In courtroom settings, Jaising shared instances where male colleagues referred to her as 'delightful,' a comment she promptly challenged and even had recorded in a court judgment as a form of harassment. Interestingly, there exists a dual standard in assessing women's conduct. While women are often expected not to raise their voices, any display of assertiveness is labeled as 'aggressive,' a term rarely attributed to men. " Significantly, at the other end of the spectrum, I get told by my male colleagues ‘Don't raise your voice in court’. I have, on a previous occasion, indicated that pejorative expressions such as ‘she is aggressive’ are used in relation to women and never in relation to men. When it comes to ‘aggression’, I could provide you with several examples of male lawyers who are loud and aggressive in court, but they are considered India’s top lawyers. What could be a better example of gender stereotyping? " the letter reads. This disparity is emblematic of a deep-rooted gender-based stereotyping issue.
Furthermore, Jaising pointed out that some senior male lawyers refer to her as 'she' instead of the traditional 'my learned friend' when addressing opponents. This practice contrasts with their own expectations of being addressed formally, thus unveiling subtle yet impactful forms of gender bias. With these observations in mind, Jaising has made a fervent plea for the court to establish a handbook addressing gender stereotyping among women lawyers. Such a resource, she believes, could provide male colleagues with essential guidelines on interacting respectfully and equitably with their female counterparts within the legal profession.
Indira Jaising, with a remarkable career spanning over five decades, has raised an imperative concern within the legal landscape. Drawing from her extensive experience in representing women, she sheds light on the concerning prevalence of gender stereotyping in legal pleadings and courtroom arguments.
Jaising underscores the critical role of language in perpetuating stereotypes and calls for comprehensive guidelines to govern the language employed in legal pleadings and oral arguments. Stressing the significance of such guidelines, she highlights that pleadings are meticulously read by judges before delivering judgments, and any derogatory language can significantly influence the outcome of cases.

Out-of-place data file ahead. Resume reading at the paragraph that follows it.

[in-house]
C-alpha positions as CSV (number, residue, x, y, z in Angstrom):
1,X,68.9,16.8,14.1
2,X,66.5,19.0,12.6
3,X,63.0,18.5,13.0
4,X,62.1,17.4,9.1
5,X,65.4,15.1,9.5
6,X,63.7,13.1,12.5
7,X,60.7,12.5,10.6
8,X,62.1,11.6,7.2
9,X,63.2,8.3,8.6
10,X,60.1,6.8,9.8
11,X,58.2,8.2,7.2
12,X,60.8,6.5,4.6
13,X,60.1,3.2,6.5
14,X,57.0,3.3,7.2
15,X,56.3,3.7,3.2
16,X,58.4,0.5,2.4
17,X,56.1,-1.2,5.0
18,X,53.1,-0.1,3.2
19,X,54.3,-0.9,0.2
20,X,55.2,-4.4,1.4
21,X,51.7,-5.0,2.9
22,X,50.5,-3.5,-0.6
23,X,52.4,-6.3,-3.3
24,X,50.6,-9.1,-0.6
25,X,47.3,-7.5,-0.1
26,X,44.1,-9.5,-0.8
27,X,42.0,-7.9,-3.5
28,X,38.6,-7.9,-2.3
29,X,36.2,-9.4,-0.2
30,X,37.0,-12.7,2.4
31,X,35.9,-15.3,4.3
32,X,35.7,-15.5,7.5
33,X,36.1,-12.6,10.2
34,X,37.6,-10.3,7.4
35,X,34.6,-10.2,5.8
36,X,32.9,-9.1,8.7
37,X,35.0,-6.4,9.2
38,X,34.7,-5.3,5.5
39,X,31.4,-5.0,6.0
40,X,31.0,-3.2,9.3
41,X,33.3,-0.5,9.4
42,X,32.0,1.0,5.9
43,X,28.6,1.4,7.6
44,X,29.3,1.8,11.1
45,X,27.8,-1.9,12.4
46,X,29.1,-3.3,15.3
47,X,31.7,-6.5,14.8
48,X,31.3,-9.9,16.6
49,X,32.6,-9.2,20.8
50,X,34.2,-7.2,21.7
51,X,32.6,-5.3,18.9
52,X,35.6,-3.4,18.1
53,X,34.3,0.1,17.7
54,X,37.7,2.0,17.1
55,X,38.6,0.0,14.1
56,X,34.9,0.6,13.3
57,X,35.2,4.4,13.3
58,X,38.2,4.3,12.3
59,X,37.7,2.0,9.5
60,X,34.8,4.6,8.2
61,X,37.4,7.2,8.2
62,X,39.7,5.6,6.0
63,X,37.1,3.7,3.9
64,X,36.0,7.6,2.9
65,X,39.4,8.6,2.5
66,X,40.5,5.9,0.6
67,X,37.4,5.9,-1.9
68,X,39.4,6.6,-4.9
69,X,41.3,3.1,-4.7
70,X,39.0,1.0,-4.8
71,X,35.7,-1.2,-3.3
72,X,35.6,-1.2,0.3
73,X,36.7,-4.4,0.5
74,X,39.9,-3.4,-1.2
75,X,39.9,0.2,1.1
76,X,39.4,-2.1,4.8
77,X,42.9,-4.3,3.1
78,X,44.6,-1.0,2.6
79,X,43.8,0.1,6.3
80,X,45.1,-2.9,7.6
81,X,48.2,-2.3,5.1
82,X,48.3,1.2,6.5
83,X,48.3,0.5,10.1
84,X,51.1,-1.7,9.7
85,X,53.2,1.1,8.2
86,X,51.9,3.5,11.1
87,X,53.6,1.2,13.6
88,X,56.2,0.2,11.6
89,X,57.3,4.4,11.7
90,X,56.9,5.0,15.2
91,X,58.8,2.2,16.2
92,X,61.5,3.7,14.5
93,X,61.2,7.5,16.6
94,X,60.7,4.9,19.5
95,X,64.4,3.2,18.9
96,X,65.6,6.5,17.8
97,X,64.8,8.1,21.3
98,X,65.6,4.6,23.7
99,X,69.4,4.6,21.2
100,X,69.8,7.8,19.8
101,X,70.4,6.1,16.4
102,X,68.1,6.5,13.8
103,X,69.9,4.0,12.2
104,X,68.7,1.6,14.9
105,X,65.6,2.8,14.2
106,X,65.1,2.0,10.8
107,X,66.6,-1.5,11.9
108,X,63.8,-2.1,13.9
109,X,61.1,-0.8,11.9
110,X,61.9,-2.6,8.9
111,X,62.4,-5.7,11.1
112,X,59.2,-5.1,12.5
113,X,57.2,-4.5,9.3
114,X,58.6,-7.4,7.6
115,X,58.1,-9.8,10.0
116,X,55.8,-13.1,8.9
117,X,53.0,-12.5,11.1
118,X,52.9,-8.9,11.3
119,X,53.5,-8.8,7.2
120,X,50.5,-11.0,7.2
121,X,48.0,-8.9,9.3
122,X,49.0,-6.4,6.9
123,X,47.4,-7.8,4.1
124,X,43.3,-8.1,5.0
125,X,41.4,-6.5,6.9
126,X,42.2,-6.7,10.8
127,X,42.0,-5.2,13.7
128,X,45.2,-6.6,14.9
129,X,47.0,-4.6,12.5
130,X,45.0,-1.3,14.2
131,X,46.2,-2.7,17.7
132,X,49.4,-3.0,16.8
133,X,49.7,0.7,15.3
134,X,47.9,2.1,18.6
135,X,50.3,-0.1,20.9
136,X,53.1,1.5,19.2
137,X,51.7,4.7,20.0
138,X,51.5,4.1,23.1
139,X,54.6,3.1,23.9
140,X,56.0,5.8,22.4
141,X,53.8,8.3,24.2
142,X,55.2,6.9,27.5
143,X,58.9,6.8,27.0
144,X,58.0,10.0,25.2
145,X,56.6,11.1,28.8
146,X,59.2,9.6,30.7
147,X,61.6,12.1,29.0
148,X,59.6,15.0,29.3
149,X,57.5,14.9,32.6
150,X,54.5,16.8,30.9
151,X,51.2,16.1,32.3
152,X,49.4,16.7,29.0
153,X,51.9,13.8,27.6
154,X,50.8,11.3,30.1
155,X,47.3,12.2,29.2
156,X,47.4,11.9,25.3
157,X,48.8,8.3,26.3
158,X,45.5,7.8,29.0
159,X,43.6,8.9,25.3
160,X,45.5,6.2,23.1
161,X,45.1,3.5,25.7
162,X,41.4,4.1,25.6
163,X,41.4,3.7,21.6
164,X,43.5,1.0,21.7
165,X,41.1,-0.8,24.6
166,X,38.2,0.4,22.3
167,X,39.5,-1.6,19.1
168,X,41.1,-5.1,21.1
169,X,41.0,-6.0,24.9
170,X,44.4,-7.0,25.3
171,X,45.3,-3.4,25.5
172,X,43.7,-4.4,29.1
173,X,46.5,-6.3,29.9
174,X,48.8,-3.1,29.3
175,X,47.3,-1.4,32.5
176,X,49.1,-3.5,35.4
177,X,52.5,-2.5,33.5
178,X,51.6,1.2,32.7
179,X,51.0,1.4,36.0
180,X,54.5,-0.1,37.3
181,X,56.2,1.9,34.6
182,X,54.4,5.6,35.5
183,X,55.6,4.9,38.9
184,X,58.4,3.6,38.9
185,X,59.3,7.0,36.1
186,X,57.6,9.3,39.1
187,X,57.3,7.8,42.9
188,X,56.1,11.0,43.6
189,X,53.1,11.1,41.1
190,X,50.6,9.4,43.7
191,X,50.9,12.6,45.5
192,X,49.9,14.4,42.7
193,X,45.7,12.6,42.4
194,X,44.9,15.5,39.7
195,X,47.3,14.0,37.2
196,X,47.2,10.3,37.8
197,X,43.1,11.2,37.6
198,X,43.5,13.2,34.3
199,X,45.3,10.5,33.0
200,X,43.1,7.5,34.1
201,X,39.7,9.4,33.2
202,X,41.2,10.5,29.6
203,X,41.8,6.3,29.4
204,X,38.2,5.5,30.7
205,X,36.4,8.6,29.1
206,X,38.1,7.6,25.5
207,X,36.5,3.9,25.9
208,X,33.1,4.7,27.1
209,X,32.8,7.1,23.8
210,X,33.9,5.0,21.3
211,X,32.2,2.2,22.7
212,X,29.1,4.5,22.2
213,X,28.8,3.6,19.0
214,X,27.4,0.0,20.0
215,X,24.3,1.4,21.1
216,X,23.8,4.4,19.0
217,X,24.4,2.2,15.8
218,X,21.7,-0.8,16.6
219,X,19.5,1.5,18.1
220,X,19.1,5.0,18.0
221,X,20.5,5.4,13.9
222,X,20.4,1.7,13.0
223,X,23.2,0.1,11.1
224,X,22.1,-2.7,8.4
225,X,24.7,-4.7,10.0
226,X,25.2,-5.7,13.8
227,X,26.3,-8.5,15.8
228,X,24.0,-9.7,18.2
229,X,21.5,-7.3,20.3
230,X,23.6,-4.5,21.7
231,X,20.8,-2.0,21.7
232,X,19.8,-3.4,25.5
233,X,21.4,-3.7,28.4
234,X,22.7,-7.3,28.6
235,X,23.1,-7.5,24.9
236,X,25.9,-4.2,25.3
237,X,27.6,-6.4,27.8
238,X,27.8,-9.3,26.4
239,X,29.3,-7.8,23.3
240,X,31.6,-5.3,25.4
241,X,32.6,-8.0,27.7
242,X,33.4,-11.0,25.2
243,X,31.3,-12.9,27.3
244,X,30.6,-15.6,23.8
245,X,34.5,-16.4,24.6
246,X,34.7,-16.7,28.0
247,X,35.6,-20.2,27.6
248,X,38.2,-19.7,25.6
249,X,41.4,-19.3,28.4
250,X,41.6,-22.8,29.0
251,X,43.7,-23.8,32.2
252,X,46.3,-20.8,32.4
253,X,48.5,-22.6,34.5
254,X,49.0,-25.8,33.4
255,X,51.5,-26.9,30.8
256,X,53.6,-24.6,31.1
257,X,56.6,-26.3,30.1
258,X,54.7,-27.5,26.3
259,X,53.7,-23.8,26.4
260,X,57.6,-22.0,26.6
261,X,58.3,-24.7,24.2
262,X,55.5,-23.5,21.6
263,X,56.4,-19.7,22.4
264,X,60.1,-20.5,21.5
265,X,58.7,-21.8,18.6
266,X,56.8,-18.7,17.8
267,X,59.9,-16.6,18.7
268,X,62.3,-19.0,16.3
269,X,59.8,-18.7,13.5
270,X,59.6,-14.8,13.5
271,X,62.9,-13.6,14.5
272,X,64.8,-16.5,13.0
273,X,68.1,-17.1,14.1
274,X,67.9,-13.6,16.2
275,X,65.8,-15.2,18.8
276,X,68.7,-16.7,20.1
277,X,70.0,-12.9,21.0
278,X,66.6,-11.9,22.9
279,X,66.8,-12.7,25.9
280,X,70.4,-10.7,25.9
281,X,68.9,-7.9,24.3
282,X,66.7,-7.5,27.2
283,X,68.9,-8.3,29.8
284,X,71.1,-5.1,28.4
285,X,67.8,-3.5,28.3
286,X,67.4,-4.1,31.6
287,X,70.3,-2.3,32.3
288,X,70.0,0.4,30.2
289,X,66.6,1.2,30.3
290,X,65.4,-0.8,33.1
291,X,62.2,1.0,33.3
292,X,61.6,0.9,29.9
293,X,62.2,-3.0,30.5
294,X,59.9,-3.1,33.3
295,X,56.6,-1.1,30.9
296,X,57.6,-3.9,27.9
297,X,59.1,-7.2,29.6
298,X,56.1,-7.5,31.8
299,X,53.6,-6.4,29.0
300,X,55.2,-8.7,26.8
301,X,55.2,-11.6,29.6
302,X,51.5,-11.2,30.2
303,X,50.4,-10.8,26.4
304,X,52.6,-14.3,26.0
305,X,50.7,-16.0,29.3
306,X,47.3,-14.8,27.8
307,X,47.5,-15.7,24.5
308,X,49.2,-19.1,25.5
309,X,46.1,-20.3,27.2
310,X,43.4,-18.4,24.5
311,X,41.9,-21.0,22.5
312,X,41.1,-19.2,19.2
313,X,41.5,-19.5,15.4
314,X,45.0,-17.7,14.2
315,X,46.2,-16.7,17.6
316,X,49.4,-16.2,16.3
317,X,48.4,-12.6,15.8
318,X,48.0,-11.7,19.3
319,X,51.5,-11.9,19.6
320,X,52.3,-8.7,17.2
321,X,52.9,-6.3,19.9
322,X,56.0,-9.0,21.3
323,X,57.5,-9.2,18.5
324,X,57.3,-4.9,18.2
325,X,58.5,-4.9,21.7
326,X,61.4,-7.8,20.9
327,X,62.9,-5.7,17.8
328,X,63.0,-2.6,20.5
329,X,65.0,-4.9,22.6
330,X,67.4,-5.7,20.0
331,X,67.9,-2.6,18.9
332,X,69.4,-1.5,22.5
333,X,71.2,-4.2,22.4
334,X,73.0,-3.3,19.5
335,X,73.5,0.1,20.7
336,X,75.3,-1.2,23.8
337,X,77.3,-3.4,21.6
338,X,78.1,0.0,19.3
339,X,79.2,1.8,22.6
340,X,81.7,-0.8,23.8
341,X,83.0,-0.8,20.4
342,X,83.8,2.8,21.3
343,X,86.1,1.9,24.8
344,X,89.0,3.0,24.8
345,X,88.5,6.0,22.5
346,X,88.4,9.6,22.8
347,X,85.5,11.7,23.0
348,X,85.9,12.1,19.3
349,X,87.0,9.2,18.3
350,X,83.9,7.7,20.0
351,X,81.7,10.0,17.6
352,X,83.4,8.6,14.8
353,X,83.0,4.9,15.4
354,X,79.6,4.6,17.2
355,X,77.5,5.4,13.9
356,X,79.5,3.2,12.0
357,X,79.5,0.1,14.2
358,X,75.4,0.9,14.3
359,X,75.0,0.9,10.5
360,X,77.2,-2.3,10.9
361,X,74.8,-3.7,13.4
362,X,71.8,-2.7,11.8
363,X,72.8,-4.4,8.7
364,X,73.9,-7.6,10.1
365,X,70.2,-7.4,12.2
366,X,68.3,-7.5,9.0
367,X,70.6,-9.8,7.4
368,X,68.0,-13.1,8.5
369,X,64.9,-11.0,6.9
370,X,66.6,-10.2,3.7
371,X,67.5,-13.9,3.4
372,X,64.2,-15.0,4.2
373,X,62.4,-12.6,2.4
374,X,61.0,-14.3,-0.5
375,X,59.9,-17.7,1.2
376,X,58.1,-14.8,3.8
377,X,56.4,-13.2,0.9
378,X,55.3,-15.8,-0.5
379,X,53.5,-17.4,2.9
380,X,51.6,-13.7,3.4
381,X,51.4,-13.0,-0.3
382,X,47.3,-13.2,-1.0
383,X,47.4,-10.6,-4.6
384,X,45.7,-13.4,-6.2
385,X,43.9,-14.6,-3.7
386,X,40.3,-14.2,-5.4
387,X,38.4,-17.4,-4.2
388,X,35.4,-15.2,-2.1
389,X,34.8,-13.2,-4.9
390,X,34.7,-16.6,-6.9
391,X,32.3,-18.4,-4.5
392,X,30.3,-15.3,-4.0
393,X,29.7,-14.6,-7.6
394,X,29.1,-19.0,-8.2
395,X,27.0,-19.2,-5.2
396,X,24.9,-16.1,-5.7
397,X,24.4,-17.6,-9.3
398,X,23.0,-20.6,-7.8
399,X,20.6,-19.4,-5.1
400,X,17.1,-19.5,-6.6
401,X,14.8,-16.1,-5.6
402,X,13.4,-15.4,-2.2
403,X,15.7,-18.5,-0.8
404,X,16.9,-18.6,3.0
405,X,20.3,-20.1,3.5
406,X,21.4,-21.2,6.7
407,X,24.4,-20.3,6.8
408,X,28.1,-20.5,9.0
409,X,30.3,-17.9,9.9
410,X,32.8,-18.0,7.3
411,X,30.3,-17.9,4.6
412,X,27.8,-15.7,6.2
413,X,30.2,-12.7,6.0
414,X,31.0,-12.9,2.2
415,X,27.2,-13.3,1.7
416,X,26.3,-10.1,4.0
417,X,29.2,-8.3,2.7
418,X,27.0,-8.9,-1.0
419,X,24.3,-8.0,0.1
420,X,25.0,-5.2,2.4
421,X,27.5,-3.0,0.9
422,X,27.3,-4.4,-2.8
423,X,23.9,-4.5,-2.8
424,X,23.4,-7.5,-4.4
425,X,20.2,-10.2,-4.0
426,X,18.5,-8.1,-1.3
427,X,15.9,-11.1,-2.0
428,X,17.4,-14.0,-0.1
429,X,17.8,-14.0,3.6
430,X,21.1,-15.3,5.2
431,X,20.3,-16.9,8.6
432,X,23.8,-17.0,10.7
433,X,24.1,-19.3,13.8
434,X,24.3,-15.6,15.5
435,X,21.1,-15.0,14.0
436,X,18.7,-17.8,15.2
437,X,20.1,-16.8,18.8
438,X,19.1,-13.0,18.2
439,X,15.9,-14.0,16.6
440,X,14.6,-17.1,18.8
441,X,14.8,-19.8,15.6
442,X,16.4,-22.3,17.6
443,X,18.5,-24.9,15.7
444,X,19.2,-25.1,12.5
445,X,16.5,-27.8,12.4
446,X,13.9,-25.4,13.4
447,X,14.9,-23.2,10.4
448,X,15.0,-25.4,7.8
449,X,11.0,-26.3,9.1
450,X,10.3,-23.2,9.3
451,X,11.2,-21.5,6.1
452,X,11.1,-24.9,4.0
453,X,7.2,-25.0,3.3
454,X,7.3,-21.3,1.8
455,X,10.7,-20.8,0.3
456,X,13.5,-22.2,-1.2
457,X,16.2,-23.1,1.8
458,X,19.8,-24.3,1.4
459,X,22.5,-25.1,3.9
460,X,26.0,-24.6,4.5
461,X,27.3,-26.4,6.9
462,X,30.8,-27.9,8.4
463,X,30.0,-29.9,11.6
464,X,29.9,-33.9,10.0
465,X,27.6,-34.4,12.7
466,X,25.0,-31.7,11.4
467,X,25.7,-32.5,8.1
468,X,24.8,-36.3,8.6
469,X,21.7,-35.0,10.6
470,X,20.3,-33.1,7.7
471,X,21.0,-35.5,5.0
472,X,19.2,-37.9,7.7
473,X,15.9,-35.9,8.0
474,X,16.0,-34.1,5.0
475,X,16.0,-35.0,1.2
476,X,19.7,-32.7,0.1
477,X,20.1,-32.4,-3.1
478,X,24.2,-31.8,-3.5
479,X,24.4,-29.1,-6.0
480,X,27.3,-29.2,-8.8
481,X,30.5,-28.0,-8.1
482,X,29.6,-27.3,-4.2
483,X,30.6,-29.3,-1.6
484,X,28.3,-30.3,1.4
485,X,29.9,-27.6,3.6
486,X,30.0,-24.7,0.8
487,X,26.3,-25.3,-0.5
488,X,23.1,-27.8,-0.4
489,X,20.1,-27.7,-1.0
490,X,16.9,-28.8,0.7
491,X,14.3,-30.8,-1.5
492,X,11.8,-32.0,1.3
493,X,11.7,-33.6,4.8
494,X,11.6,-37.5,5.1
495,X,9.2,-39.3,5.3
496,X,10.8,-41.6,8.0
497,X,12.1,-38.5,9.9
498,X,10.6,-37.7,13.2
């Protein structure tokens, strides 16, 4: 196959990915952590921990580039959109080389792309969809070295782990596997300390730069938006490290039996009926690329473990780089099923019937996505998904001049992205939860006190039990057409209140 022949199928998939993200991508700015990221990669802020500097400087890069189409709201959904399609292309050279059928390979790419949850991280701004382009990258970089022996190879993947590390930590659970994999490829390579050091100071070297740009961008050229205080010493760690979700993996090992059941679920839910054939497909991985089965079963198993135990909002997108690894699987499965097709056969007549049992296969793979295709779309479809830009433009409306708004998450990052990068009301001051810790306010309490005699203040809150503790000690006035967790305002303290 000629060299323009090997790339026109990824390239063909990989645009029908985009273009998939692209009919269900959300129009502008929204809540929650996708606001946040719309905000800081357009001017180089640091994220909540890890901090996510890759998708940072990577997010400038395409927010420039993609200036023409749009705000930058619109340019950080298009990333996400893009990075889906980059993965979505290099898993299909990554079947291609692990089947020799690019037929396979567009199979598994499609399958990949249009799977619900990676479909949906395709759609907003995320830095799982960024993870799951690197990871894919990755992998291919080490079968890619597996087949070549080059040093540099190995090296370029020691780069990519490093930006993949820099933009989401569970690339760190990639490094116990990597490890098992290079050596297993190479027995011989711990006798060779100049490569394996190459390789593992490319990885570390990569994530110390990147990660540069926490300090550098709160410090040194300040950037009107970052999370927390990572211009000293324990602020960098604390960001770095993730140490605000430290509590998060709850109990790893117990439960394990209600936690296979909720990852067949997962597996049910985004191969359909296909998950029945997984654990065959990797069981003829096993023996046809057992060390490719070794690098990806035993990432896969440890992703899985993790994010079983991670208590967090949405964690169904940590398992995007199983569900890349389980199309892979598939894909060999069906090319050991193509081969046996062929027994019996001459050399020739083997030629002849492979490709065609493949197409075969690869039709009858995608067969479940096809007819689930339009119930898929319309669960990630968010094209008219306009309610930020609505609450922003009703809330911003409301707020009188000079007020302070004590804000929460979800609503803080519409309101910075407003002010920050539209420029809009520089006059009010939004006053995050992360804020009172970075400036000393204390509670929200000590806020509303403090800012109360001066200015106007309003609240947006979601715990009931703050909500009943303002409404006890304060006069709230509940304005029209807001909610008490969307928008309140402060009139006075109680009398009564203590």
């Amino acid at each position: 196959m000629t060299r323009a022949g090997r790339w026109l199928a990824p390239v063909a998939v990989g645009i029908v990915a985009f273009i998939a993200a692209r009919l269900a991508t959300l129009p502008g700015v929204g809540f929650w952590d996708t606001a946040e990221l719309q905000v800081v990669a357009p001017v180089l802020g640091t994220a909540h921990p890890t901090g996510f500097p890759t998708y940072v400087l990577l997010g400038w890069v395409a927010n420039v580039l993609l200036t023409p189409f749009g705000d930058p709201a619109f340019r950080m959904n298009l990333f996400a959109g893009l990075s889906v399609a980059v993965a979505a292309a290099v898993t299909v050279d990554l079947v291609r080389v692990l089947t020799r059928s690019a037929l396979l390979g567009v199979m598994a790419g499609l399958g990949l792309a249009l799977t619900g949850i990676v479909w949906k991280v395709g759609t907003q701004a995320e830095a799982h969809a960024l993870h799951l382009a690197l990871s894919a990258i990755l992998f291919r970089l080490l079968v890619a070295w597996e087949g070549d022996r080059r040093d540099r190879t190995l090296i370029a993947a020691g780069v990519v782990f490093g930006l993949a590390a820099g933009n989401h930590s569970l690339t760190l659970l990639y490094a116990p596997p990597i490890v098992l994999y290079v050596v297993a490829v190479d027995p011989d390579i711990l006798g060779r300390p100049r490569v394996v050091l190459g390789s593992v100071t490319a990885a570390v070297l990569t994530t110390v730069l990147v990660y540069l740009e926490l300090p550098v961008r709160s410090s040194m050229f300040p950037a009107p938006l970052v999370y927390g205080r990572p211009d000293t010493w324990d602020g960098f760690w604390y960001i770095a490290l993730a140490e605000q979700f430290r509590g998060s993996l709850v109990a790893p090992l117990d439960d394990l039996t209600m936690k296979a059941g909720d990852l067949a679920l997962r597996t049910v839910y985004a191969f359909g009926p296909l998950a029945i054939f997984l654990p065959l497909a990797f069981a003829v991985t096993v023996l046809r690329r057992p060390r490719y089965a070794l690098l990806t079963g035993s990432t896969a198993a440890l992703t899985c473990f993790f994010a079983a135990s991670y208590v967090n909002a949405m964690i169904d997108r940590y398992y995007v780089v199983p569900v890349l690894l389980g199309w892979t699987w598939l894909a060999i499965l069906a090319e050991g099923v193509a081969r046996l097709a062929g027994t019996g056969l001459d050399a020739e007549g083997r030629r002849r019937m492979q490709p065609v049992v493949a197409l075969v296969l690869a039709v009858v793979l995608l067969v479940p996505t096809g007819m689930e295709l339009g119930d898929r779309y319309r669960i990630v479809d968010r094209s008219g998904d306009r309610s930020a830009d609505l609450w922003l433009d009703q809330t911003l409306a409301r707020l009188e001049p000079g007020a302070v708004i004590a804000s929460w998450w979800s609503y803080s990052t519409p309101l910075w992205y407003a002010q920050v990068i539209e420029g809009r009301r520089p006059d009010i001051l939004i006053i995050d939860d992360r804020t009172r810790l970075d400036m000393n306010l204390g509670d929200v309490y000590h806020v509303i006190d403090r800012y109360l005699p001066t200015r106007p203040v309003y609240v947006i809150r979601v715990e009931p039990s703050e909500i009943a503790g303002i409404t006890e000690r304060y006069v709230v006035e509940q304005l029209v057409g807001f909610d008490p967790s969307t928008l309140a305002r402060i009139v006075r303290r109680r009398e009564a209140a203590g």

The lawyer, who has been a staunch advocate for women's rights, particularly emphasizes the distressing trend of gender-based stereotyping in matrimonial cases, often presented on behalf of husbands. She draws attention to the academic research of Dr. Pratiksha Bakshi's work titled "Public Secrets of Law: Rape Trials in India," which exposes the humiliating remarks frequently made during rape trial proceedings.
In an appeal to the Supreme Court of India, Jaising urges the establishment of a Model Handbook on Practice Guidelines for pleadings. She believes that such a handbook, if adopted by High Courts and District Courts, could counteract gender bias and ensure a more equitable and respectful legal discourse.
Jaising extends her concerns to address another pressing issue—sexual harassment faced by women lawyers at the hands of their male colleagues in courtrooms and law offices. Despite directives issued by the Supreme Court in the Medha Kotwal Lele v. Union of India (2013) case, which urged institutions, including the Bar Council of India, to declare sexual harassment as misconduct, the implementation remains incomplete.
While acknowledging the existence of a gender sensitization committee within the Supreme Court of India, Jaising underscores the primary responsibility for addressing sexual harassment within the legal profession. She places emphasis on the Advocates Act and the Bar Council of India as the statutes that should primarily address and rectify these issues.
In closing, Jaising expresses gratitude for the evolving efforts toward inclusivity and gender sensitivity within the legal system, signifying the ongoing journey towards a more equitable legal landscape.